Pending legislation that HR managers should be following

HR Roundtable panel member Bill Pinto discusses workplace-related legislation currently being addressed by Congress:

It may come as a surprise that Congress is not devoting all of its energies to finding solutions to the various health care issues. However, the members are addressing other matters, including several pieces of legislation that could impact the workplace.

Just this week, bills in the House and Senate were introduced to amend the Age Discrimination in Employment Act and overturn a Supreme Court decision from last term. In Gross v. FBL Financial Services, the Court held that it was not sufficient for the employee to show that his age was a “motivating factor” for his demotion. To prove his claim, the Court ruled that the employee must establish that his age was the determining cause of the employment decision. The pending legislation establishes the “motivating factor” standard as one of the ways in which an employee may demonstrate age discrimination. It remains to be seen if the proposed amendment will simply codify that standard or attempt to broaden protections for employees who are age 40 and older.

The Family and Medical Leave Enhancement Act includes a couple of provisions that would amend the FMLA and expand the pool of employers subject to that particular federal law. The FMLA provides 12 weeks of unpaid leave in a 12-month period to eligible employees to care for the birth or adoption of a child, to take medical leave for a serious health condition, or to care for certain family members with such a condition, as well as leave in certain situations involving military service. Currently, the FMLA only applies to employers with at least 50 employees. The proposed amendment would lower that threshold to 25 or more employees. The legislation under consideration also would allow employees to take up to 4 hours in any 30-day period (and up to 24 hours in any 12-month period) to attend school or extracurricular activities of their children or grandchildren or for routine family medical care needs.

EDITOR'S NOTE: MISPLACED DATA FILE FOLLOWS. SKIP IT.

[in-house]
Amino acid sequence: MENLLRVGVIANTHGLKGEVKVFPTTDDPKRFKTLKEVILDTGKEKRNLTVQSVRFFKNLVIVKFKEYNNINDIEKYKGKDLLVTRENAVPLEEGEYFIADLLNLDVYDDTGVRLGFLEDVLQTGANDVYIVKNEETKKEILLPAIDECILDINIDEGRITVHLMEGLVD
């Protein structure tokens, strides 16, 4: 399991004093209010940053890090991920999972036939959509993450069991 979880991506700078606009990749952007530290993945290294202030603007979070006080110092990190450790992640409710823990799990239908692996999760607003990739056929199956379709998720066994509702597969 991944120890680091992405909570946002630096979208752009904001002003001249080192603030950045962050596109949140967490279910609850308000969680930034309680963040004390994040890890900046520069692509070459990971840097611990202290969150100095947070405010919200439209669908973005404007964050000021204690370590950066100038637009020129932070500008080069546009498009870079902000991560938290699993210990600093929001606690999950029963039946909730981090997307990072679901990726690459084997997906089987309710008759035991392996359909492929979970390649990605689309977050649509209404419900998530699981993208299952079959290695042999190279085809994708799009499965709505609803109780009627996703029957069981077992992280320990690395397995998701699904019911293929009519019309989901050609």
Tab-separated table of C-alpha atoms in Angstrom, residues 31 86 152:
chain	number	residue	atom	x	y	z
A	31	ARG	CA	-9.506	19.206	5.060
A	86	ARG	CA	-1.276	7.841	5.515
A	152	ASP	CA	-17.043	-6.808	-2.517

Congress is also considering another amendment to the FMLA that would require employers to provide up to 12 weeks of paid leave to employees who need to care for a newborn, newly adopted child or certain family members with a serious health condition, to treat their own serious health condition or to deal with the deployment of a member of the military. The Family Leave Insurance Act also would expand coverage to care for domestic partners or the children of domestic partners. If the mandated 12 weeks of paid leave passes and is signed into law, the costs to employers, especially small businesses, likely would be significant.

The Employment Non-Discrimination Act has resurfaced in Congress. The latest version of the bill not only prohibits discrimination based on an employee’s sexual orientation but also his or her gender identity. A similar version of this bill was introduced in the last session of Congress, and the House approved the bill after the gender identity language was removed. Republicans in the Senate thwarted the bill’s passage in 2007. The return of the gender identity language in the newest version is likely due to the fact that the Senate Democrats are edging closer to the 60-member majority needed to overcome a Republican filibuster. Like Title VII, the proposed law would apply to employers with 15 or more employees, but it would exempt religious organizations and the military.

There are a number of other bills being considered by Congress that we simply do not have room here to discuss. Because these proposed acts would affect the workplace if signed into law, it is important for HR managers to familiarize themselves with their coverage.

How would the passage of any of these laws impact the day-to-day for HR managers? How do these proposed laws go too far or fall short? What law, if any, do you think Congress should consider for the workplace and why?

One comment Add your comment

Boogers in your hair

March 16th, 2010
10:06 am

Who cares…HR managers are interested ONLY in feathering their own nests and making the life of the worker bee as difficult as possible.